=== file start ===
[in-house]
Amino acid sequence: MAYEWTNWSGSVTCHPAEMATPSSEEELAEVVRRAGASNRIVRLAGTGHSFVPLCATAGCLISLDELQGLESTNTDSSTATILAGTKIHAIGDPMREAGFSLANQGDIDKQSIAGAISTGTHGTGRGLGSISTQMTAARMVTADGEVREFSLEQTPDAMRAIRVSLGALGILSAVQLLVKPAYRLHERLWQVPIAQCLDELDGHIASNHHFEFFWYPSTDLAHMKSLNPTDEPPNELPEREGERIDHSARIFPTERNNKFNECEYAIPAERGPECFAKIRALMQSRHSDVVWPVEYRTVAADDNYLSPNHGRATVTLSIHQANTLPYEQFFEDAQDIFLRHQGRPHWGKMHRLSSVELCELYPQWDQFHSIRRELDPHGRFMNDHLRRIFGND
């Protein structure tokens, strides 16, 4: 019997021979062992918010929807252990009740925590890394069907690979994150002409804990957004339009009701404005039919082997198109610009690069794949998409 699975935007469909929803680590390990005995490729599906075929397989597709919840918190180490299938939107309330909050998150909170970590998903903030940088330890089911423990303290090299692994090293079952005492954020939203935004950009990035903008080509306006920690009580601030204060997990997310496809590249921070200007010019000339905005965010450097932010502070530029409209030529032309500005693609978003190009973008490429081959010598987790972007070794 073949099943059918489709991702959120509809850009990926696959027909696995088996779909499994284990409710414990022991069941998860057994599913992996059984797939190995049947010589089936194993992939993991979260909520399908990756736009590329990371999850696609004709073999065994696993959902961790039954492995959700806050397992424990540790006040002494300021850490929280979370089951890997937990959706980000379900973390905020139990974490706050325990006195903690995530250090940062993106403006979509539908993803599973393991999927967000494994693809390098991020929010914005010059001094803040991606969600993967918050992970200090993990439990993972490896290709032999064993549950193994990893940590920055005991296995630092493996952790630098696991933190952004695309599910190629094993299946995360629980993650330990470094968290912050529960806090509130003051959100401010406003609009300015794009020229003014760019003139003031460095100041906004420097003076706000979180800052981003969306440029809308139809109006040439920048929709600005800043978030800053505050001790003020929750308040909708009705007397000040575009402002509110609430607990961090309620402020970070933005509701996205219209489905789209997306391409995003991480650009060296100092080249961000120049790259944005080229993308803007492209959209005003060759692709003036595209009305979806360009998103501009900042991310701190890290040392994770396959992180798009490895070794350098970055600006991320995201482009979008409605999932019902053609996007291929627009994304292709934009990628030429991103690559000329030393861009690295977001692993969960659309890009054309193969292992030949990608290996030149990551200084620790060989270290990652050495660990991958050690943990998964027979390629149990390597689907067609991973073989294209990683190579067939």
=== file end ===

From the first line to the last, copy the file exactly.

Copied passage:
[in-house]
Amino acid sequence: MAYEWTNWSGSVTCHPAEMATPSSEEELAEVVRRAGASNRIVRLAGTGHSFVPLCATAGCLISLDELQGLESTNTDSSTATILAGTKIHAIGDPMREAGFSLANQGDIDKQSIAGAISTGTHGTGRGLGSISTQMTAARMVTADGEVREFSLEQTPDAMRAIRVSLGALGILSAVQLLVKPAYRLHERLWQVPIAQCLDELDGHIASNHHFEFFWYPSTDLAHMKSLNPTDEPPNELPEREGERIDHSARIFPTERNNKFNECEYAIPAERGPECFAKIRALMQSRHSDVVWPVEYRTVAADDNYLSPNHGRATVTLSIHQANTLPYEQFFEDAQDIFLRHQGRPHWGKMHRLSSVELCELYPQWDQFHSIRRELDPHGRFMNDHLRRIFGND
């Protein structure tokens, strides 16, 4: 019997021979062992918010929807252990009740925590890394069907690979994150002409804990957004339009009701404005039919082997198109610009690069794949998409 699975935007469909929803680590390990005995490729599906075929397989597709919840918190180490299938939107309330909050998150909170970590998903903030940088330890089911423990303290090299692994090293079952005492954020939203935004950009990035903008080509306006920690009580601030204060997990997310496809590249921070200007010019000339905005965010450097932010502070530029409209030529032309500005693609978003190009973008490429081959010598987790972007070794 073949099943059918489709991702959120509809850009990926696959027909696995088996779909499994284990409710414990022991069941998860057994599913992996059984797939190995049947010589089936194993992939993991979260909520399908990756736009590329990371999850696609004709073999065994696993959902961790039954492995959700806050397992424990540790006040002494300021850490929280979370089951890997937990959706980000379900973390905020139990974490706050325990006195903690995530250090940062993106403006979509539908993803599973393991999927967000494994693809390098991020929010914005010059001094803040991606969600993967918050992970200090993990439990993972490896290709032999064993549950193994990893940590920055005991296995630092493996952790630098696991933190952004695309599910190629094993299946995360629980993650330990470094968290912050529960806090509130003051959100401010406003609009300015794009020229003014760019003139003031460095100041906004420097003076706000979180800052981003969306440029809308139809109006040439920048929709600005800043978030800053505050001790003020929750308040909708009705007397000040575009402002509110609430607990961090309620402020970070933005509701996205219209489905789209997306391409995003991480650009060296100092080249961000120049790259944005080229993308803007492209959209005003060759692709003036595209009305979806360009998103501009900042991310701190890290040392994770396959992180798009490895070794350098970055600006991320995201482009979008409605999932019902053609996007291929627009994304292709934009990628030429991103690559000329030393861009690295977001692993969960659309890009054309193969292992030949990608290996030149990551200084620790060989270290990652050495660990991958050690943990998964027979390629149990390597689907067609991973073989294209990683190579067939």